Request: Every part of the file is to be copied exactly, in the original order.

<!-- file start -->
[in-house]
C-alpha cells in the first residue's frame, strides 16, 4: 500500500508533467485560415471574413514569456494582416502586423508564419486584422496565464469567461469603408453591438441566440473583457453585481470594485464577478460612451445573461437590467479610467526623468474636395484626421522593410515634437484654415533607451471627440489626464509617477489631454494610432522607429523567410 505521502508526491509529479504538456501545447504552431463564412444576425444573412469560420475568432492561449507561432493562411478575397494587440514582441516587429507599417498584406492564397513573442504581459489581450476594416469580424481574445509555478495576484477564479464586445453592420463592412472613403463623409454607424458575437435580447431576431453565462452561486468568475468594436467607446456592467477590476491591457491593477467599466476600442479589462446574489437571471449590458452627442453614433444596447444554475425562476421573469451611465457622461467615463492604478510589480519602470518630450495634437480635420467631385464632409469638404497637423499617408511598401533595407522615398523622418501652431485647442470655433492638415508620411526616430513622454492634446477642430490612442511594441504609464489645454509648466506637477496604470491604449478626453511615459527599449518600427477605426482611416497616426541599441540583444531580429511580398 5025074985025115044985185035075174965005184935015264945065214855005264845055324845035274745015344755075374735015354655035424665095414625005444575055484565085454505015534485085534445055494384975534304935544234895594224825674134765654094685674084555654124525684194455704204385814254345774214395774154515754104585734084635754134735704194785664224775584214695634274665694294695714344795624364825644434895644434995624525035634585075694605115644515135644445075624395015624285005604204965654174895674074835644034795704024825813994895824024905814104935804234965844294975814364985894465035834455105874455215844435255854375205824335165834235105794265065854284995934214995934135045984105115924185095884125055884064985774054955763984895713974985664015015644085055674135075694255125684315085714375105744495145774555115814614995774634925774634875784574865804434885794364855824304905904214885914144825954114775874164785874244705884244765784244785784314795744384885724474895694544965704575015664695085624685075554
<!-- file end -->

[in-house]
C-alpha cells in the first residue's frame, strides 16, 4: 500500500508533467485560415471574413514569456494582416502586423508564419486584422496565464469567461469603408453591438441566440473583457453585481470594485464577478460612451445573461437590467479610467526623468474636395484626421522593410515634437484654415533607451471627440489626464509617477489631454494610432522607429523567410 505521502508526491509529479504538456501545447504552431463564412444576425444573412469560420475568432492561449507561432493562411478575397494587440514582441516587429507599417498584406492564397513573442504581459489581450476594416469580424481574445509555478495576484477564479464586445453592420463592412472613403463623409454607424458575437435580447431576431453565462452561486468568475468594436467607446456592467477590476491591457491593477467599466476600442479589462446574489437571471449590458452627442453614433444596447444554475425562476421573469451611465457622461467615463492604478510589480519602470518630450495634437480635420467631385464632409469638404497637423499617408511598401533595407522615398523622418501652431485647442470655433492638415508620411526616430513622454492634446477642430490612442511594441504609464489645454509648466506637477496604470491604449478626453511615459527599449518600427477605426482611416497616426541599441540583444531580429511580398 5025074985025115044985185035075174965005184935015264945065214855005264845055324845035274745015344755075374735015354655035424665095414625005444575055484565085454505015534485085534445055494384975534304935544234895594224825674134765654094685674084555654124525684194455704204385814254345774214395774154515754104585734084635754134735704194785664224775584214695634274665694294695714344795624364825644434895644434995624525035634585075694605115644515135644445075624395015624285005604204965654174895674074835644034795704024825813994895824024905814104935804234965844294975814364985894465035834455105874455215844435255854375205824335165834235105794265065854284995934214995934135045984105115924185095884125055884064985774054955763984895713974985664015015644085055674135075694255125684315085714375105744495145774555115814614995774634925774634875784574865804434885794364855824304905904214885914144825954114775874164785874244705884244765784244785784314795744384885724474895694544965704575015664695085624685075554